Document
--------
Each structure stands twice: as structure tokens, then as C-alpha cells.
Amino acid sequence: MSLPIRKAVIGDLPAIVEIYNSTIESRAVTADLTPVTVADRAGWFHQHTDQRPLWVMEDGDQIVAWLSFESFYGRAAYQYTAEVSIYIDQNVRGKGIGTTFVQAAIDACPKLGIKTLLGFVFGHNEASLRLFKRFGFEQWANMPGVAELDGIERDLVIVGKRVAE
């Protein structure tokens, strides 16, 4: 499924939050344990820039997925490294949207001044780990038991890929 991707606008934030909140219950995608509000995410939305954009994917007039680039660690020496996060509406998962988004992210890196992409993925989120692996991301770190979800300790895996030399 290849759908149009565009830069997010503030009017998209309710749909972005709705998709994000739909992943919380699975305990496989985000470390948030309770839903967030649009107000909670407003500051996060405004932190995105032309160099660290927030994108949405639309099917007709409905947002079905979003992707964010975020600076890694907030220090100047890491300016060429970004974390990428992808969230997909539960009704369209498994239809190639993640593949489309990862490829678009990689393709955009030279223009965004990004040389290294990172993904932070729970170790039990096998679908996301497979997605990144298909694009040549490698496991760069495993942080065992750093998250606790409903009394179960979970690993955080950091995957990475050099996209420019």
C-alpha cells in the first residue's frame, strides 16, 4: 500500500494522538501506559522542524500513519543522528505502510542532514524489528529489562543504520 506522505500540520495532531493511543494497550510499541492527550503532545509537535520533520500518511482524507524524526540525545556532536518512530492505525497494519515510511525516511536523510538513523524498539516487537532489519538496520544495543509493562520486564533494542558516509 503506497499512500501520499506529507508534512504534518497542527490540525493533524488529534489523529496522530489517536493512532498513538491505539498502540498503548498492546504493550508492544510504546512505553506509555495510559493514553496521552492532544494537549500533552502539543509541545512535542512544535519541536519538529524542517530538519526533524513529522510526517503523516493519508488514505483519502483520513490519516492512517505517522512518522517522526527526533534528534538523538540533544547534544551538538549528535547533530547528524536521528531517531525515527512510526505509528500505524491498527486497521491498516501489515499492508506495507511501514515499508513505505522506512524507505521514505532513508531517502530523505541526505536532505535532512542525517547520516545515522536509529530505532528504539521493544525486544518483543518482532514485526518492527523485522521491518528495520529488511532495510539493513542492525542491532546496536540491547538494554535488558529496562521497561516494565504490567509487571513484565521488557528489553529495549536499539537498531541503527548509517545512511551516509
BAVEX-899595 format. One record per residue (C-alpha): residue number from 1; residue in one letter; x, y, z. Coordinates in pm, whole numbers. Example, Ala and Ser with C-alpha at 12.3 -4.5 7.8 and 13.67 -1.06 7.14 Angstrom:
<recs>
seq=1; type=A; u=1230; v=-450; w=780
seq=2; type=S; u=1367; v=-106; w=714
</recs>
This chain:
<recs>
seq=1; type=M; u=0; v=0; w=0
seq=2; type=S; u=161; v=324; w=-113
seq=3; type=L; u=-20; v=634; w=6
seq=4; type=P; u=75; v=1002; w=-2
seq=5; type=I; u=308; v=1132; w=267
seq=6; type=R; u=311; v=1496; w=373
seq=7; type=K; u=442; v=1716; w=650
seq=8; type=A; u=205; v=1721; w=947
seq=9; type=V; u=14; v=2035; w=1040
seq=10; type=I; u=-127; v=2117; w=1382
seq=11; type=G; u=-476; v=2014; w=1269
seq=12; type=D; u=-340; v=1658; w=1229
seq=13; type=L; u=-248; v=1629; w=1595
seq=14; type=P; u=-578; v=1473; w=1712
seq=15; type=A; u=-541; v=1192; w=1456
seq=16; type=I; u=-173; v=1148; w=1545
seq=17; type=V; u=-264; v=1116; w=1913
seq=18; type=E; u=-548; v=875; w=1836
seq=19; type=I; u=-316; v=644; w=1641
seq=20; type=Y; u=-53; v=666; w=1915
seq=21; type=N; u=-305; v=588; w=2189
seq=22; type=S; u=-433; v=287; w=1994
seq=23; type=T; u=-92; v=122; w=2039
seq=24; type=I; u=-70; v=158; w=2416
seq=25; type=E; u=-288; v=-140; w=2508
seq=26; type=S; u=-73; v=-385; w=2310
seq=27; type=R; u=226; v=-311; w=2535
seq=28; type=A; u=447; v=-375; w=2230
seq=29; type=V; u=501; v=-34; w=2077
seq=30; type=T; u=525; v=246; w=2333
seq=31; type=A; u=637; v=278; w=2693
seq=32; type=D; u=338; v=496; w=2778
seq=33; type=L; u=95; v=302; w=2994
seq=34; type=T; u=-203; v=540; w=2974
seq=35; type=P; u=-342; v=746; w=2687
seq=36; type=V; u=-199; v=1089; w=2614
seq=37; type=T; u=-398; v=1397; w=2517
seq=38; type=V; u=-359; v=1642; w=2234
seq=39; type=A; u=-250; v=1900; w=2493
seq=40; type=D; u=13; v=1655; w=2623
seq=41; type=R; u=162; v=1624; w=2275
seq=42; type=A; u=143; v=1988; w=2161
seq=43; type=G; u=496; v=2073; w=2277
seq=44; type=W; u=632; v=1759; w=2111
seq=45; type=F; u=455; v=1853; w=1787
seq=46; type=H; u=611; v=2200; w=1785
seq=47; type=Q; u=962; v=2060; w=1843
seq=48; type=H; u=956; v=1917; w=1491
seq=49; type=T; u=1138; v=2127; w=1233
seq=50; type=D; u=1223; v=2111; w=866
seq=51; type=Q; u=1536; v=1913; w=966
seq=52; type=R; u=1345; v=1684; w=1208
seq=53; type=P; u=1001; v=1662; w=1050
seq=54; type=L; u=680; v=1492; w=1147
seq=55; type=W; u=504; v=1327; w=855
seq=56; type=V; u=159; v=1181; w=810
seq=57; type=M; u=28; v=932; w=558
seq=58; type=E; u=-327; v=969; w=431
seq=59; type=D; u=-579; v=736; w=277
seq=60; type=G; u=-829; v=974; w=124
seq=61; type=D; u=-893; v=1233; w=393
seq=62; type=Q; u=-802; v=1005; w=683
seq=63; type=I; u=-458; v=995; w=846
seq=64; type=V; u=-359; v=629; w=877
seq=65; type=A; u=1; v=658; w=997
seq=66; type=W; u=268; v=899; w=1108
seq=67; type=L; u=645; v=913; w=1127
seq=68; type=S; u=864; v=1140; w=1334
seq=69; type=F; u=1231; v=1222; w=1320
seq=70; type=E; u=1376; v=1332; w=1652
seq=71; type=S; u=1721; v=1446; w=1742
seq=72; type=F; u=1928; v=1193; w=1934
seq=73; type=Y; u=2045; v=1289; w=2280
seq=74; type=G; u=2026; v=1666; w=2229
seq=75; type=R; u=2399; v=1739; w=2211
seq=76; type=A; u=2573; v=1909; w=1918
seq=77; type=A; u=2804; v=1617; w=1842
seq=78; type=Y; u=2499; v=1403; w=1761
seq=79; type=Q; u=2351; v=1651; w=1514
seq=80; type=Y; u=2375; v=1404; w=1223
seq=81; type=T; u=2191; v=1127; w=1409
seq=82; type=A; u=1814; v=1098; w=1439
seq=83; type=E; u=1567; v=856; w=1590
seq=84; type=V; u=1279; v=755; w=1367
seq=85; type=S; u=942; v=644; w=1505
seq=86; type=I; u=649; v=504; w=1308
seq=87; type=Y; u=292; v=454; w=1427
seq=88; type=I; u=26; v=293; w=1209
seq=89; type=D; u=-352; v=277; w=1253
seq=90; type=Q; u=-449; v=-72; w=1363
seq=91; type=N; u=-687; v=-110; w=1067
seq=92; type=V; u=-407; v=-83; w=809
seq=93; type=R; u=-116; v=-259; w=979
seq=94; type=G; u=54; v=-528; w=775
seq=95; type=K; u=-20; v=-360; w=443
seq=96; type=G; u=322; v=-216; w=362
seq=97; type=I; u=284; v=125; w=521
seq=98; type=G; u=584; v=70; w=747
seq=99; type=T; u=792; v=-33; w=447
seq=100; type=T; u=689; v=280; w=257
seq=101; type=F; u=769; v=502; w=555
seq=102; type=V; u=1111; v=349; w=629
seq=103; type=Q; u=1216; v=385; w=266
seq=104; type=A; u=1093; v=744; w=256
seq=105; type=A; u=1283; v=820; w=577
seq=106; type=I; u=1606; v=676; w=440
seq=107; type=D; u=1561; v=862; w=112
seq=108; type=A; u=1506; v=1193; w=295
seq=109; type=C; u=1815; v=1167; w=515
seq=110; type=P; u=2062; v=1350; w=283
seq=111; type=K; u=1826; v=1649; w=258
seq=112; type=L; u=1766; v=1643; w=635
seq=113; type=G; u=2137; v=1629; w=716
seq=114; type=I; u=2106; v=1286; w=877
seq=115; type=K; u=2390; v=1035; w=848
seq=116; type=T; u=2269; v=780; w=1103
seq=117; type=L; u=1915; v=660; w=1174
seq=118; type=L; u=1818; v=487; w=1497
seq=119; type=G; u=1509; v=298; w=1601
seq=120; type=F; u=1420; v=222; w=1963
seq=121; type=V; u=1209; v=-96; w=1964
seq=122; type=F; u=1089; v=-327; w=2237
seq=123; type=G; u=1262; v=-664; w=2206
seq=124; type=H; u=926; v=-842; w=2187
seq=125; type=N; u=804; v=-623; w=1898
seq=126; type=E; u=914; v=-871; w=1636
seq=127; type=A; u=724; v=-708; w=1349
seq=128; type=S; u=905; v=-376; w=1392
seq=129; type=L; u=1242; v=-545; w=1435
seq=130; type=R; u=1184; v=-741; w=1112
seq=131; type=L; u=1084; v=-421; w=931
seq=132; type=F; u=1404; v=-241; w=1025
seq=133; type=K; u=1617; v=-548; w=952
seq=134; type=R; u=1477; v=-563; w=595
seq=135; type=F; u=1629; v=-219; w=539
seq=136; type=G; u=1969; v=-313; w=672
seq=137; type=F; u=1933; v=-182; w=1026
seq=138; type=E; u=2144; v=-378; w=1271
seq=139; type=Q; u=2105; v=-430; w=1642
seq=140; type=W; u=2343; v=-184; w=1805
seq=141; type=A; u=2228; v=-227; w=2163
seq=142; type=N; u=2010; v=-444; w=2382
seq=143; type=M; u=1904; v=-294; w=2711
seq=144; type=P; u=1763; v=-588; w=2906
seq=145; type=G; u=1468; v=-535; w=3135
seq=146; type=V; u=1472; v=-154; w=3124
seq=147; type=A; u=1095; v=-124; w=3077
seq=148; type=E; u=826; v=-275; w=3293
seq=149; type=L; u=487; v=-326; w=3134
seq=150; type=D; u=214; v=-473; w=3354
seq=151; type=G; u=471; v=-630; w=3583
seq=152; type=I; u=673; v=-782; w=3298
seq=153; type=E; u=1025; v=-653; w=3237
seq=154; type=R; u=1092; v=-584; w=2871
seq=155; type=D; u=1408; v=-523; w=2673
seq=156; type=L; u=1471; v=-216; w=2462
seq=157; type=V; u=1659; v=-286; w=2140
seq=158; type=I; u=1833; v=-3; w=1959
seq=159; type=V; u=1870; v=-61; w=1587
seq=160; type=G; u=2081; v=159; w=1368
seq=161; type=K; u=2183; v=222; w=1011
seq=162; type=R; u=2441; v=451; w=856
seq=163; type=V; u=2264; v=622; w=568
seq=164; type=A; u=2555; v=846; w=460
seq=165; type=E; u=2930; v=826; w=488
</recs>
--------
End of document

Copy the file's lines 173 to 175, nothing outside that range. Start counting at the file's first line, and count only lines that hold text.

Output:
seq=162; type=R; u=2441; v=451; w=856
seq=163; type=V; u=2264; v=622; w=568
seq=164; type=A; u=2555; v=846; w=460